Rana Ayoub * – (The Washington Post) 14/05/2022
Translation: Aladdin Abu Zina
How can one speak of the disintegration of the world’s most populous democracy without being stripped of exhausted pessimism? How does one remain objective when it comes to a story that involves your own lived experience, and your oppression and humiliation? How does one write about patriotism when any attempt to highlight unbridled fascism against your own people is seen as an insult to the nation on the world stage?
India – a country of 1.4 billion people regarded by many in various corners of the world as an example of coexistence, pluralism and diversity – has been subjected to the fires of Hindu supremacy. The situation became so precarious that Gregory Stanton, founder and director of Genocide Watch, warned that India could be on the verge of genocide against its Muslim citizens. Stanton predicted the massacre of the Tutsi community in Rwanda before it took place in 1994.
One might want to dismiss Stanton’s statement as an exaggeration or a dark view. But what he says, for those of us who belong to Indian minorities, is a reality we live every day.
In recent weeks, Muslim women have been banned from wearing headscarves at universities in the southern state of Karnataka and harassed by Hindu nationalists in the streets. Muslim villagers are beaten for allegedly smuggling cows sacred to Hindus; As a result, one of the Muslim victims was arrested. A court in Delhi also recently hacked the Delhi police for enabling and supporting a crowd while rioting near a mosque.
But where is the international community’s response? A world that is rapidly expressing its anger at dictatorships and other demagogues is slow to reject India’s decline into the abyss of majority rule.
Last April, British Prime Minister Boris Johnson visited India and was seen driving a GE bulldozer. bad. B ”- the same kind of machine that was used just days before to demolish the homes of poor Muslims in Delhi.
The same month, in a meeting with India’s Secretary of State on April 11, US Secretary of State Anthony Blinken stated that the Biden administration had been monitoring human rights violations in India. A Biden administration official told me that government officials “should keep in mind their strategic interests with India, but they look with great concern at events in India and make sure that these concerns are expressed at every opportunity.”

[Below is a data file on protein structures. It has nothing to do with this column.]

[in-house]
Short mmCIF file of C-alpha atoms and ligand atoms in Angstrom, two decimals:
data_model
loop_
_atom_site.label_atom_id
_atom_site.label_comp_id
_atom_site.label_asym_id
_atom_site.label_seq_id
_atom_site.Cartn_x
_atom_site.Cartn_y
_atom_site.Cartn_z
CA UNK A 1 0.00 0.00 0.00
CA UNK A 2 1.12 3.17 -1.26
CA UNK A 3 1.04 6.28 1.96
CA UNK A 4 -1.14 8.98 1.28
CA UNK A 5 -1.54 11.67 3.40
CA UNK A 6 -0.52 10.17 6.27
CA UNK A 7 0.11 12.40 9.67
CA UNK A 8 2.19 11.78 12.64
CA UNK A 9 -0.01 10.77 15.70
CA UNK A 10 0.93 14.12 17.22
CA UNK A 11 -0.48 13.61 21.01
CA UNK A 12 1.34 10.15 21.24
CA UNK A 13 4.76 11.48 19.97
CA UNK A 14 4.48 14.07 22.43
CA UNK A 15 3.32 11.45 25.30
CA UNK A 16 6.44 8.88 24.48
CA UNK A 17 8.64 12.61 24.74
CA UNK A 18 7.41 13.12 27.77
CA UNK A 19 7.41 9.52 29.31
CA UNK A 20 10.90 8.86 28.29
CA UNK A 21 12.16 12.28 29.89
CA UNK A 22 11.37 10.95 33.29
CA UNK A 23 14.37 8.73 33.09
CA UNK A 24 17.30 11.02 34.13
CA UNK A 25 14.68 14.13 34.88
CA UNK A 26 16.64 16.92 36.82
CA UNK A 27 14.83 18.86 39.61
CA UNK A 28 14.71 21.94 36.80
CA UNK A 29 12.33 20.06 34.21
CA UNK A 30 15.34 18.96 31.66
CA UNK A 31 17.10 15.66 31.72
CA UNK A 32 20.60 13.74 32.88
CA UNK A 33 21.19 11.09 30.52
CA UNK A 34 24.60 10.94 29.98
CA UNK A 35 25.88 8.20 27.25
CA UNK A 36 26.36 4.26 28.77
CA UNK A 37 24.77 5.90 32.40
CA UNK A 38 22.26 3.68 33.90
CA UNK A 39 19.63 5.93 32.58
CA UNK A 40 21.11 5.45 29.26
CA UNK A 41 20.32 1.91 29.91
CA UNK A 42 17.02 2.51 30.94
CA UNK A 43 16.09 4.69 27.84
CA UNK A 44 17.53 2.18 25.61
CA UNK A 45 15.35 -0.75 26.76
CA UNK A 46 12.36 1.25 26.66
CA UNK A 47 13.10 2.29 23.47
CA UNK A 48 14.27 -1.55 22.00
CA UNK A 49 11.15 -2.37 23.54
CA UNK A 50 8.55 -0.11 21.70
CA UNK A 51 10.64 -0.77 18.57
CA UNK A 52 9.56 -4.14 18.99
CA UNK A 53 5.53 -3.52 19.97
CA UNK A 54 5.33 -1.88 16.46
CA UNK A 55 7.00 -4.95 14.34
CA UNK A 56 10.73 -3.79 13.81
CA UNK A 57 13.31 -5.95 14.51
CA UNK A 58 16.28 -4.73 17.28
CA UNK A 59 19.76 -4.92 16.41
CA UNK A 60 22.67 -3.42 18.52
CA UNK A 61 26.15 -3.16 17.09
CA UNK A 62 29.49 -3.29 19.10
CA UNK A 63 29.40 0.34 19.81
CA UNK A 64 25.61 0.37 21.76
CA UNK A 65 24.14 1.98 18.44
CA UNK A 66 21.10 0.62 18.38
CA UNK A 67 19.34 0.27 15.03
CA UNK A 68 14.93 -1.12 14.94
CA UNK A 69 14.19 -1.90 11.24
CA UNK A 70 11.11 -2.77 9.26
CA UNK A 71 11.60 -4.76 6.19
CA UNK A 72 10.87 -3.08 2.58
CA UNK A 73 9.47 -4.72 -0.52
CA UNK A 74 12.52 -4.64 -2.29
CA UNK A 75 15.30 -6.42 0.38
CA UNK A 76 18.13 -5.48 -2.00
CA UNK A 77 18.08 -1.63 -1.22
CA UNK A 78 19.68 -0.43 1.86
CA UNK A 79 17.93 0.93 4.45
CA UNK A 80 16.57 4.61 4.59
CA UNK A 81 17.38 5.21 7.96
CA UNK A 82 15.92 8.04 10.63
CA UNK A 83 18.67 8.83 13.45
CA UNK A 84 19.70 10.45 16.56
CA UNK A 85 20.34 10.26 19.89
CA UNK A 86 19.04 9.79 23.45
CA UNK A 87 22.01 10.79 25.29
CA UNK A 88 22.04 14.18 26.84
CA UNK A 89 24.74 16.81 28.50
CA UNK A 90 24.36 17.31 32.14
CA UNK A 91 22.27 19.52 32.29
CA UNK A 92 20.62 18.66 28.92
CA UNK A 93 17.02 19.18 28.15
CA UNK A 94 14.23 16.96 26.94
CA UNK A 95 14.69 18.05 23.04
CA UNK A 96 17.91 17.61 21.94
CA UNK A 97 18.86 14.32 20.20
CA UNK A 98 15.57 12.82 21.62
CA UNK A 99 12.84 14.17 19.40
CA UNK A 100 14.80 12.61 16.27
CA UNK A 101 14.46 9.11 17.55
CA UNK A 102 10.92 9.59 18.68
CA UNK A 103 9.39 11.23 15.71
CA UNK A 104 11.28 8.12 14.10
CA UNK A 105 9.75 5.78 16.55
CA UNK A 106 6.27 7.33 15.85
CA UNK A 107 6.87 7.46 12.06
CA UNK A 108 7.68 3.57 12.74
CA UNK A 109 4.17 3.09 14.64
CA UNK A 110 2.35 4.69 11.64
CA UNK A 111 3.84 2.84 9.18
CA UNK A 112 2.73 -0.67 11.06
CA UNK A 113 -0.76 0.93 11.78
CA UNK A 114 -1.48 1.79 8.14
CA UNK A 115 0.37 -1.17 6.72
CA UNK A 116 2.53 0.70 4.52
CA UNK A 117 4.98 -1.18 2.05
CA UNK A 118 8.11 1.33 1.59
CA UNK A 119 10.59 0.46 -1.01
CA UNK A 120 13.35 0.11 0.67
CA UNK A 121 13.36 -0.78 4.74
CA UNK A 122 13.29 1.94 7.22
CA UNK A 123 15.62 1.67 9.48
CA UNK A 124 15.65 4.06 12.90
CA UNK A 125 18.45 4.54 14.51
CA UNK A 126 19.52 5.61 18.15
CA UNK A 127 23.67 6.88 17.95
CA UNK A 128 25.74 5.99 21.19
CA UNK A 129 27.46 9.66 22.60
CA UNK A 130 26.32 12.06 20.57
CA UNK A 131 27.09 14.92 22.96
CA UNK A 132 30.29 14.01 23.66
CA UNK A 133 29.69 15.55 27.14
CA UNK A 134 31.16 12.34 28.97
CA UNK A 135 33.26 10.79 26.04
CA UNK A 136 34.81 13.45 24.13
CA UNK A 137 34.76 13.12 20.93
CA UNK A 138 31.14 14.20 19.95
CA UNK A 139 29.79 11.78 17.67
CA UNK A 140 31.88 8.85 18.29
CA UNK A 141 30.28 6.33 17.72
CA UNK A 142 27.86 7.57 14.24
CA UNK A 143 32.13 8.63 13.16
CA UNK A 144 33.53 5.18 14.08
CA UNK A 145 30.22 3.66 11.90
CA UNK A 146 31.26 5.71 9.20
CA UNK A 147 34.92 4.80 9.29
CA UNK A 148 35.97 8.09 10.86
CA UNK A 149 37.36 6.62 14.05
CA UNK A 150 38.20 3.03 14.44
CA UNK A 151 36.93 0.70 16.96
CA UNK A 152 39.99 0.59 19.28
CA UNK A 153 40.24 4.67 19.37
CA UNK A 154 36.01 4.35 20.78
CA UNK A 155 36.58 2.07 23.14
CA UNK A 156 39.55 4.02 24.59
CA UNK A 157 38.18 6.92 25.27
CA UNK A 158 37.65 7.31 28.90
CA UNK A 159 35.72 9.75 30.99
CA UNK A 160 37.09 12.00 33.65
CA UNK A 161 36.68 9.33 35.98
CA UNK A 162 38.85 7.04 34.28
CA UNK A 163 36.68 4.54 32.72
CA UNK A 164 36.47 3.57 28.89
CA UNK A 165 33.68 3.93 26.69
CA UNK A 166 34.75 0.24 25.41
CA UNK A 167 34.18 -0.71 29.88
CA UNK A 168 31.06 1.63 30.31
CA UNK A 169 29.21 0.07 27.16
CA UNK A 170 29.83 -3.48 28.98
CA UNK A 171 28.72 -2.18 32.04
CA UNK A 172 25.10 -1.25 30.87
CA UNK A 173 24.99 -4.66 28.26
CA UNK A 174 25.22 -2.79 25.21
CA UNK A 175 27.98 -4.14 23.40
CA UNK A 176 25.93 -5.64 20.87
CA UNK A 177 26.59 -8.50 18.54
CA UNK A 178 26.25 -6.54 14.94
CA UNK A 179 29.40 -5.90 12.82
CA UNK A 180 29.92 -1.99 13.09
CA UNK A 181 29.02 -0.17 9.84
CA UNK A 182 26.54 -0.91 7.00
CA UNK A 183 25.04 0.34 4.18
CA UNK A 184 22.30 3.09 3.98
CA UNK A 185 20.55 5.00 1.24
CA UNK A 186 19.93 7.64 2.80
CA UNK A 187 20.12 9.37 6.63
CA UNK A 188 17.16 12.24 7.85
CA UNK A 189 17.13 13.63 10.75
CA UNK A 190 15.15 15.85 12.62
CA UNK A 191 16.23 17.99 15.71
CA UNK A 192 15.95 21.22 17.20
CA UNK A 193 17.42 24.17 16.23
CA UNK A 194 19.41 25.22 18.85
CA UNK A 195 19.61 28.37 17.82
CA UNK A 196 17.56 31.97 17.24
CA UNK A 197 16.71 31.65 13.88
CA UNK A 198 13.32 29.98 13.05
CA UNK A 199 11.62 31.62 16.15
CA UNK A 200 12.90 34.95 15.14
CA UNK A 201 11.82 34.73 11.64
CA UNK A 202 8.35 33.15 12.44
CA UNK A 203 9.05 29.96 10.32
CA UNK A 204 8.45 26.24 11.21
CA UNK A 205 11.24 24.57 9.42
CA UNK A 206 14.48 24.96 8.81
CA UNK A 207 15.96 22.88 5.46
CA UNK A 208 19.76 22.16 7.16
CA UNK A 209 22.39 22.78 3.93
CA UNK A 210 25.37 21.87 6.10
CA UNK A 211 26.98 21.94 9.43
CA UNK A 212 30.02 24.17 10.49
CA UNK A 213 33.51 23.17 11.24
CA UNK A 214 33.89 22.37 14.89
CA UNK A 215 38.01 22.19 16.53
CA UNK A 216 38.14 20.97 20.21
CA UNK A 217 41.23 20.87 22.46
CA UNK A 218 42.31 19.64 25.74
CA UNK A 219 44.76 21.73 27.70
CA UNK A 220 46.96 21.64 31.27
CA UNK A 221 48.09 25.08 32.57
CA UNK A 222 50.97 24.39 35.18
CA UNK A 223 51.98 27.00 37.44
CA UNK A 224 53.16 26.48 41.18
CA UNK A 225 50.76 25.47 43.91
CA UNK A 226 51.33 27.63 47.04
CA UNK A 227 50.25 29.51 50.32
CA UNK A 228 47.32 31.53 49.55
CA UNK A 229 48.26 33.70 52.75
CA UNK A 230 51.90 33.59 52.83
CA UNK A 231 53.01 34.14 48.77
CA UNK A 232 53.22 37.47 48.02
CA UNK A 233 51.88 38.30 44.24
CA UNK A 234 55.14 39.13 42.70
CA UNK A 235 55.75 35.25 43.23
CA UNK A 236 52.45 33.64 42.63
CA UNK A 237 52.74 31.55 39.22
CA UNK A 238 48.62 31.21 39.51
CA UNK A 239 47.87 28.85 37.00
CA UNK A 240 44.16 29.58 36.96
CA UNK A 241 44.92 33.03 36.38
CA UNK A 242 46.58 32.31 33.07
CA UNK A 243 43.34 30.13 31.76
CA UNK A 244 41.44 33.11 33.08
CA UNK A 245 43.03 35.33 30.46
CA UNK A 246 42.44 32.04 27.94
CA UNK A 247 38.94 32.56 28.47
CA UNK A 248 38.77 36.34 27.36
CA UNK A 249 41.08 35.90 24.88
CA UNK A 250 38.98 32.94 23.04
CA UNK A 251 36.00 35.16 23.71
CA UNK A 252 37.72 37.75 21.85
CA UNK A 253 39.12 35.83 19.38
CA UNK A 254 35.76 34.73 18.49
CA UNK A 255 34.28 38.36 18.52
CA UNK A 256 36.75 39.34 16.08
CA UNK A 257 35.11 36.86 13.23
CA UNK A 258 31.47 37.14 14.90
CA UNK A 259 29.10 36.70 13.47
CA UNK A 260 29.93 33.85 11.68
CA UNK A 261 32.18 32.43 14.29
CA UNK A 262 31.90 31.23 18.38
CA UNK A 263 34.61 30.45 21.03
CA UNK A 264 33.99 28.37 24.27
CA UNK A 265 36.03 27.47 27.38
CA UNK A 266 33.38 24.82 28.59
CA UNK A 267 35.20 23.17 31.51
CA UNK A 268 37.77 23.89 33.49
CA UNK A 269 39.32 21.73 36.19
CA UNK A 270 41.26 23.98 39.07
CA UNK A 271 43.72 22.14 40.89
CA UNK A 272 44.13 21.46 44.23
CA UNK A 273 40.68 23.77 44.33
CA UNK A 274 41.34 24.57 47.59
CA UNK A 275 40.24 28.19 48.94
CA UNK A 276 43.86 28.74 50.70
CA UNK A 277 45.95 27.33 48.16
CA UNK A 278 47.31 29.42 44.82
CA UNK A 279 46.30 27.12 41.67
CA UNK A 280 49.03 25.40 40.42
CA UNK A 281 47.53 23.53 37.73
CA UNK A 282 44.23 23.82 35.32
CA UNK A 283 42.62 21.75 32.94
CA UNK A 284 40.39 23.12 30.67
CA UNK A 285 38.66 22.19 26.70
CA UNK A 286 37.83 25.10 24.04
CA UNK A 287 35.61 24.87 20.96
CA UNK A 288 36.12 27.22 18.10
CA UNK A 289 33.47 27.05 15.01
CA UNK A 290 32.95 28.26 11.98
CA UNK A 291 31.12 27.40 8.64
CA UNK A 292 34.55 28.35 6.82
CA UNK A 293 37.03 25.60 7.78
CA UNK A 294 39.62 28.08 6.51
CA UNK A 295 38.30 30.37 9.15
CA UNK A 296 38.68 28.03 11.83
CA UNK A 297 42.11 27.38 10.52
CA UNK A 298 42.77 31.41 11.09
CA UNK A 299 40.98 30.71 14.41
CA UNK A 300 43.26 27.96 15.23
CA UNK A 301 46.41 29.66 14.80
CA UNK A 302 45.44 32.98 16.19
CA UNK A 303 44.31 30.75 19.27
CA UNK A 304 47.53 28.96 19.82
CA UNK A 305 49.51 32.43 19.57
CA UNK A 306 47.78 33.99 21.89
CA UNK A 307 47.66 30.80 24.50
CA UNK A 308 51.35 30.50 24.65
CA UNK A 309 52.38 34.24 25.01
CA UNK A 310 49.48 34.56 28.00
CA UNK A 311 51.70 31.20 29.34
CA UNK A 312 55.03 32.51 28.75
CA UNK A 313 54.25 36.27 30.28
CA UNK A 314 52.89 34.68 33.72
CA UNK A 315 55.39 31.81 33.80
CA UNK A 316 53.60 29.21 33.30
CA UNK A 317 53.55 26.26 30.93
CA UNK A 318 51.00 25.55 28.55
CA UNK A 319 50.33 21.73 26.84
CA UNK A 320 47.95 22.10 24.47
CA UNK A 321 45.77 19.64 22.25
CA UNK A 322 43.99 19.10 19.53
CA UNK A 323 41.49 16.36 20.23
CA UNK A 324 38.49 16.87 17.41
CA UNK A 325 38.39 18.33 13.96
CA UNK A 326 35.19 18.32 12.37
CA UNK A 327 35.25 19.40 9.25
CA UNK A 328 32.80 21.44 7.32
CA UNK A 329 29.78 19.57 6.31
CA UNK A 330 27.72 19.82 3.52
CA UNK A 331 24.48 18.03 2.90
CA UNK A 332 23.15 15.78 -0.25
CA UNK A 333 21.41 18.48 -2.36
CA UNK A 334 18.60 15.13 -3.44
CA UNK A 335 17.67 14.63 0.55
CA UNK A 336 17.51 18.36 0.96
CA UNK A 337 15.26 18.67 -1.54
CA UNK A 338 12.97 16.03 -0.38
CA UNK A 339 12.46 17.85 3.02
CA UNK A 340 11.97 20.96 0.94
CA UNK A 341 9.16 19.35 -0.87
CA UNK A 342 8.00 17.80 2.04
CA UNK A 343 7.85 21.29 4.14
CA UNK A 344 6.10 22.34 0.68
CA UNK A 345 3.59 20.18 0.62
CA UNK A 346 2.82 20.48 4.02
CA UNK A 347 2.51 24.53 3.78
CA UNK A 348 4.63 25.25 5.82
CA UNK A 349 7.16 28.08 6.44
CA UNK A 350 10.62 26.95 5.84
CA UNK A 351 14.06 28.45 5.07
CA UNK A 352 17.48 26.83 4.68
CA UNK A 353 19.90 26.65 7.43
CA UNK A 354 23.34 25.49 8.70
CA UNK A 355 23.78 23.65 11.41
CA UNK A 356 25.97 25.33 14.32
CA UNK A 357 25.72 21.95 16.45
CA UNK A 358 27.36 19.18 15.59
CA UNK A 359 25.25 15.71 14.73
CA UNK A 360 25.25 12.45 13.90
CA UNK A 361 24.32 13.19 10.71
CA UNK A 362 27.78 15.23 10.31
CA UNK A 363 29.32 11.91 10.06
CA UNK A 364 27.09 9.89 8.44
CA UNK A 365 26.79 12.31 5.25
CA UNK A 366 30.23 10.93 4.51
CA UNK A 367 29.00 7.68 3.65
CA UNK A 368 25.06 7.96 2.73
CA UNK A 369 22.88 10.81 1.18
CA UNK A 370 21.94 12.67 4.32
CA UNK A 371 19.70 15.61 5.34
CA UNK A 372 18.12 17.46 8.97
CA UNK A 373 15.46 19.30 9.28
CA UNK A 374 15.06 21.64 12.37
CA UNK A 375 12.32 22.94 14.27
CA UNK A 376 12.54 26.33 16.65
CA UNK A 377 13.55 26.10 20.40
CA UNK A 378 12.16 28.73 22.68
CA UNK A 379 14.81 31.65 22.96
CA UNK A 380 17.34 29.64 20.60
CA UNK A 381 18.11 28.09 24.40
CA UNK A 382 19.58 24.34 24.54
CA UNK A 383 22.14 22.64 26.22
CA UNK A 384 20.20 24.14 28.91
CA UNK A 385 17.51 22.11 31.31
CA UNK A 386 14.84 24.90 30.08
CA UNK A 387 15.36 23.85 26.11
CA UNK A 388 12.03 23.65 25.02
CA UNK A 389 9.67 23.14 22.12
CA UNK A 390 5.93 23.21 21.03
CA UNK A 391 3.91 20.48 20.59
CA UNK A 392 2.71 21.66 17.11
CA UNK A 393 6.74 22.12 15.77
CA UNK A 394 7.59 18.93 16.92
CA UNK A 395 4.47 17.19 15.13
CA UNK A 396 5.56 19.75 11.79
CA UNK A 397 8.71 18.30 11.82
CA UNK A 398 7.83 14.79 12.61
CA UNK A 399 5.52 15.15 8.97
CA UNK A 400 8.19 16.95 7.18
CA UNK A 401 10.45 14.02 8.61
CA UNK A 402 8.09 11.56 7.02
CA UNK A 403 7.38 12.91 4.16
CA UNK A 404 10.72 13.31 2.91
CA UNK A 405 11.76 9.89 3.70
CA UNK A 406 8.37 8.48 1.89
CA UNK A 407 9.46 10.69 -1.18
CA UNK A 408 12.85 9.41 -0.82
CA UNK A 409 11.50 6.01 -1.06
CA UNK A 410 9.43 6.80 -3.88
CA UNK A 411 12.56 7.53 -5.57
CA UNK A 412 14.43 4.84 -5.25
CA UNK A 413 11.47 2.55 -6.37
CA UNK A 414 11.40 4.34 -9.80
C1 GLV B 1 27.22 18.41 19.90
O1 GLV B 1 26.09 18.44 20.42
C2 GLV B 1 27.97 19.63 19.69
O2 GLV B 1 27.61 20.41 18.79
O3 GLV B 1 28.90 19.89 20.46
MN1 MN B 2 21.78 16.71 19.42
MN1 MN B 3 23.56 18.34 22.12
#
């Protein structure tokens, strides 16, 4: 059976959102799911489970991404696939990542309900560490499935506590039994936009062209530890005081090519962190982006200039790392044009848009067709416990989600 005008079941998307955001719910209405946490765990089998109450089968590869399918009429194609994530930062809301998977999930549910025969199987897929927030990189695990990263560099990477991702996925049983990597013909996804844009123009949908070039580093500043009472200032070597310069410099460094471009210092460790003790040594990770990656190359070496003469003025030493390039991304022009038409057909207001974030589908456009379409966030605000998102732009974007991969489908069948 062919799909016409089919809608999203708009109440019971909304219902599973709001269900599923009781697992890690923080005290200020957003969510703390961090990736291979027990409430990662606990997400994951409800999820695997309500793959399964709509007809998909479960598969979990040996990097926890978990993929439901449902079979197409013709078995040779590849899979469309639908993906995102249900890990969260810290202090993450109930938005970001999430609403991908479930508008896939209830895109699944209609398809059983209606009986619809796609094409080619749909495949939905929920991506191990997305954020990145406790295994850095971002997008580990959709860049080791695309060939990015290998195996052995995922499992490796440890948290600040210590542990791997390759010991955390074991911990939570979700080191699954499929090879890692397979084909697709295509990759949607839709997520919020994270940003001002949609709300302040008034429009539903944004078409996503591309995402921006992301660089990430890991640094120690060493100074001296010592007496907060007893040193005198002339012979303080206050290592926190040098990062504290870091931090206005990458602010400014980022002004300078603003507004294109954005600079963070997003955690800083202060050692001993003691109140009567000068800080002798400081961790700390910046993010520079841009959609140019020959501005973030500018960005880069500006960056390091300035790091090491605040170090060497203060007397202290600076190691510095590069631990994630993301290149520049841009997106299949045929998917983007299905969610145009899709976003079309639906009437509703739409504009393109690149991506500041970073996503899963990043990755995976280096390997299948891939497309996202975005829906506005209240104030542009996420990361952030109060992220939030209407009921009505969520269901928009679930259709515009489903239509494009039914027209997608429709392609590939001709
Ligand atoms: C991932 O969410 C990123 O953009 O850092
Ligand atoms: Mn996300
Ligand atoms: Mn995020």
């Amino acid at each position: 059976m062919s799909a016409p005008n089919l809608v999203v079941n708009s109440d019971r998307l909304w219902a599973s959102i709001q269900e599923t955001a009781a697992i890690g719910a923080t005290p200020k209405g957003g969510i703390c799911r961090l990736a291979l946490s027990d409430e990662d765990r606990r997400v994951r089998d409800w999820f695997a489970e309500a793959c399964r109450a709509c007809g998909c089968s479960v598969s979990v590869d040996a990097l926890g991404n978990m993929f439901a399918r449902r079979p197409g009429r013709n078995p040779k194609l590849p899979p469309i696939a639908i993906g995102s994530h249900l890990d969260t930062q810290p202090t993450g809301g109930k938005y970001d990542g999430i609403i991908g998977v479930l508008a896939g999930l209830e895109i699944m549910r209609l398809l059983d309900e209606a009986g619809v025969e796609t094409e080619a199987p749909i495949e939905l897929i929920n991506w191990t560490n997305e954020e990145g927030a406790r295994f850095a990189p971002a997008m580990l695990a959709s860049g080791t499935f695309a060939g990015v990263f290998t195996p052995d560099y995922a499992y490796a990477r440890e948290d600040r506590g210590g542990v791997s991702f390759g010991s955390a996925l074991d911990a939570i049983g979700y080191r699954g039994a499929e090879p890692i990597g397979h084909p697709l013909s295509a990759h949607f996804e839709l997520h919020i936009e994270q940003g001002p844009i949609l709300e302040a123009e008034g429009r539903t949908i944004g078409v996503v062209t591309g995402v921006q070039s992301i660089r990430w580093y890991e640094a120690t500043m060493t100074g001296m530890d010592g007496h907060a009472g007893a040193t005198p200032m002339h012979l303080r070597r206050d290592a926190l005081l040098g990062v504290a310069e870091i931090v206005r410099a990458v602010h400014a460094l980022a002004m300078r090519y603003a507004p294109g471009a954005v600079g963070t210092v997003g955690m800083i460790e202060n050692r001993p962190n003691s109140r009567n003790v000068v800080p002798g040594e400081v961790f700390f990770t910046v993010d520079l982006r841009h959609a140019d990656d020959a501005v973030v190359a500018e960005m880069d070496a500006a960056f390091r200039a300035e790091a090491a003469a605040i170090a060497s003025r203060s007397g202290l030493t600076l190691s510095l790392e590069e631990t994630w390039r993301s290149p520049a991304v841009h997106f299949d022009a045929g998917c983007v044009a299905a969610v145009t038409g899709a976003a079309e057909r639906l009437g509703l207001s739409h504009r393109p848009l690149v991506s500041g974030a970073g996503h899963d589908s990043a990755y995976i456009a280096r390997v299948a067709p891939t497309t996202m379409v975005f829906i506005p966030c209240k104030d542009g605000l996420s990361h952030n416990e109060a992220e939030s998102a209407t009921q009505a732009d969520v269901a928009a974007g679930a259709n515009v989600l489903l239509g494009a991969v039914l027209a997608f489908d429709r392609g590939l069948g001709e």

President Biden will meet with Prime Minister Narendra Modi in Japan later this month as part of a “quartet” summit (between the United States, Japan, Australia and India) to strengthen relations between the Indo-Pacific regions. Will Biden talk about the existential threat to Indian Muslims and express his commitment to the promotion of democratic values? Or do not human rights violations justify the world’s attention if the state that commits it is an important strategic ally?
As a journalist who has been documenting hate crimes and persecution of Muslims in India as “the Other” for over a decade, I have found that the past five weeks and during the holy month of Ramadan can be easily distinguished as the most difficult and cruel in the memory. .
We saw men crouching on the mosques waving the Hindu saffron flags; and crowds singing slogans calling for the genocide of Muslims while carrying swords in their hands; A Hindu cleric addresses a crowd and threatens to rape Muslim women. We have seen videos of people, including a member of the ruling Bharatiya Janata Party and the head of a right-wing TV channel, promising to turn India into a Hindu country.
Right-wing politicians have also placed loudspeakers in temples near mosques to drown out the call to prayer with Hindu prayers. Muslims who once woke up with the call to prayer for dawn prayer now have to deal with the dumb silence while mosques stop broadcasting the call to prayer.
Just this month, a BJP state MP indicated that Muslims should be set on fire, just as Hindus set fire to their sacred Islamic texts. Hindu nationalists gathered to protest outside Delhi’s iconic Qutub Minar and demanded that it be renamed a Hindu god; A petition has also been filed in the Allahabad High Court to open rooms for examination of Hindu idols at the Taj Mahal, the symbol of love built by the Mughals. Are these examples sufficient to awaken the collective conscience of the world?
In all this, where is the Prime Minister and why did he not issue a statement to preserve public harmony? Those who have watched Modi’s political career – especially when he was prime minister of Gujarat in 2002, when more than 1,000 people, mostly Muslims, were killed, in his detention and in his sights – will tell you that he had a similar silence through the whole spread of hate speech and the crimes that led to One of the worst anti-Muslim massacres in modern history. The United States denied Modi access after the violence; Then the ban was lifted amid his rise to the position of Prime Minister in 2014.
Today, India is witnessing a strange repetition of the events and policies of Gujarat in around 2002. Encouraged by global diplomatic silence, Indian Muslims fear that it will get worse in the days ahead.
* Rana Ayyub is an Indian journalist and opinion writer for The Washington Post. She is the author of the investigative book The Gujarat Files: Anatomy of a Cover-up.
* This article was published under the title: As violence and threats grow, India’s Muslims fear the worst